Dorothy About Town: 12.6.17
No matter how long you’ve lived in a place, there are bound to be things you don’t know about it. That became embarrassingly clear after a tour of Broadway in Carondelet, one of St. Louis’ oldest neighborhoods along the riverfront in deep South City. It’s an area that has seen better days. Today, it’s somewhat industrial, with scrap yards and boarded-up buildings. But it also has an active neighborhood association, an historic convent and one of the loveliest parks in the city, which still anchors the affluent neighborhood of Holly Hills.
A friend with a longtime family business in the area urged me to come down and see an impressive neighborhood initiative: Murals on Broadway. It’s a series of works of art painted directly onto various structures there, a way to bring culture and beauty to a neglected part of town. More importantly, it reminds us to take notice of this historic neighborhood.
The murals depict everything from Victorian scenes to famous landmarks and residents. And the artists had a lot of raw material to work with when you consider the rich history here. For one thing, the French Sisters of St. Joseph of Carondelet arrived in 1836 to set up a convent school. Located at what is now 6400 Minnesota Ave., the stately motherhouse sits on a
series of tunnels thought to have been part of the underground railroad—a plausible theory considering its vantage point high on a hill overlooking the Mississippi River. Additionally, they ministered to lepers during an outbreak in the 1850s.
Today, nuns still reside in the private living quarters, while other areas of the impressive campus are available for retreats. Additionally, community services like ESL classes for Bosnian and other immigrants have taken place here.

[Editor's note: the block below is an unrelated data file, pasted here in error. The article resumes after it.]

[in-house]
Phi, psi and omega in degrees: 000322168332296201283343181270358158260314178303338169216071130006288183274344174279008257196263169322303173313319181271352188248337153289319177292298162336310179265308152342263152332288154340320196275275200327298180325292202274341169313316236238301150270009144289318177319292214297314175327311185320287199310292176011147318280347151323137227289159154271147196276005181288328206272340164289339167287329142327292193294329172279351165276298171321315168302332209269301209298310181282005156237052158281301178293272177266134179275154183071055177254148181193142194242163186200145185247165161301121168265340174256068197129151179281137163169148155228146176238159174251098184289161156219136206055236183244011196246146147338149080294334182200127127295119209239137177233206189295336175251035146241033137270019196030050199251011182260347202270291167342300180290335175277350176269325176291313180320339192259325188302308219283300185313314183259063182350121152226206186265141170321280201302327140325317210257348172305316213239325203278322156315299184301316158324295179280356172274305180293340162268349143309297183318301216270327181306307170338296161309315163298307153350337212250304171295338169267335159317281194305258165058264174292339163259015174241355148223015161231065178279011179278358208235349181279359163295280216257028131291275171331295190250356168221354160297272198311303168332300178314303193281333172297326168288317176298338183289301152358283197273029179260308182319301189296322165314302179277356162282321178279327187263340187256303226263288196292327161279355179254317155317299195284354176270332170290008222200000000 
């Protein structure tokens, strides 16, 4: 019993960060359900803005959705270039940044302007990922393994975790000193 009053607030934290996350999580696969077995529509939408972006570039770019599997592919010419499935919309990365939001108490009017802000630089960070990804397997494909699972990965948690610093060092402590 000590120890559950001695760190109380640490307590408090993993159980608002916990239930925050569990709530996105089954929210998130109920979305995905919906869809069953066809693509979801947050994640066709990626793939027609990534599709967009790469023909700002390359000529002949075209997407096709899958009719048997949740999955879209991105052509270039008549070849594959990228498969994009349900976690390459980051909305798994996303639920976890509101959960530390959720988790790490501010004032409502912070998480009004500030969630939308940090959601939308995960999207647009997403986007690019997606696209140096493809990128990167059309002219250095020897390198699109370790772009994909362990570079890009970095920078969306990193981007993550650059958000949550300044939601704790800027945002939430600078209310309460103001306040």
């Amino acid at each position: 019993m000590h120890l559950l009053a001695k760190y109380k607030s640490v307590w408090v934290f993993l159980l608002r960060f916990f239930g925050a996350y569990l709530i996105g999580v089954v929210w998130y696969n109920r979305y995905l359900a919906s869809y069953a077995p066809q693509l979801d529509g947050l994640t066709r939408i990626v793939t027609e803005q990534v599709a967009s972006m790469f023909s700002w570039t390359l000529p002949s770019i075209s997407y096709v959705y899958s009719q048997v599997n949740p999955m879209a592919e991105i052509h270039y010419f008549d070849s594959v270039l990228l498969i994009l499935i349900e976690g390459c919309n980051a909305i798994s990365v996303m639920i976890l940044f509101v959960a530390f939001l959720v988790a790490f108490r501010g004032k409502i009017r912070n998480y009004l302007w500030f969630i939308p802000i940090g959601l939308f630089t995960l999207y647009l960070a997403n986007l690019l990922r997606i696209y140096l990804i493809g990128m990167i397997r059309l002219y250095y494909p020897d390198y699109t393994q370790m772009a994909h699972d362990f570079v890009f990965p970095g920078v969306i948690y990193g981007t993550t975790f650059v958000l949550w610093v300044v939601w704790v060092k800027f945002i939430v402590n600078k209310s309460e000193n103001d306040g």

If this amazing spiritual center has been here for nearly two centuries without my knowledge, what else happened here that I should know about? Turns out this area started out as an
entirely different city, separate from St. Louis! It was the village of Carondelet, founded in 1767 and incorporated later into its bigger, more developed neighbor. Before being a primarily German farm community, it was a Native American enclave; you still can see the final remaining St. Louis mound at Ohio Avenue near South Broadway.
There is, of course, much more to the story of this early area of settlement. I haven’t even touched on how Holly Hills, ‘the Beverly Hills of St. Louis,’ came to be. Or the creation of Carondelet Park, dedicated with much fanfare on the exact date of our country’s centennial. All that will have to wait until I spend more time touring the motherhouse at Sisters of St. Joseph of Carondelet—they offer curated tours by appointment.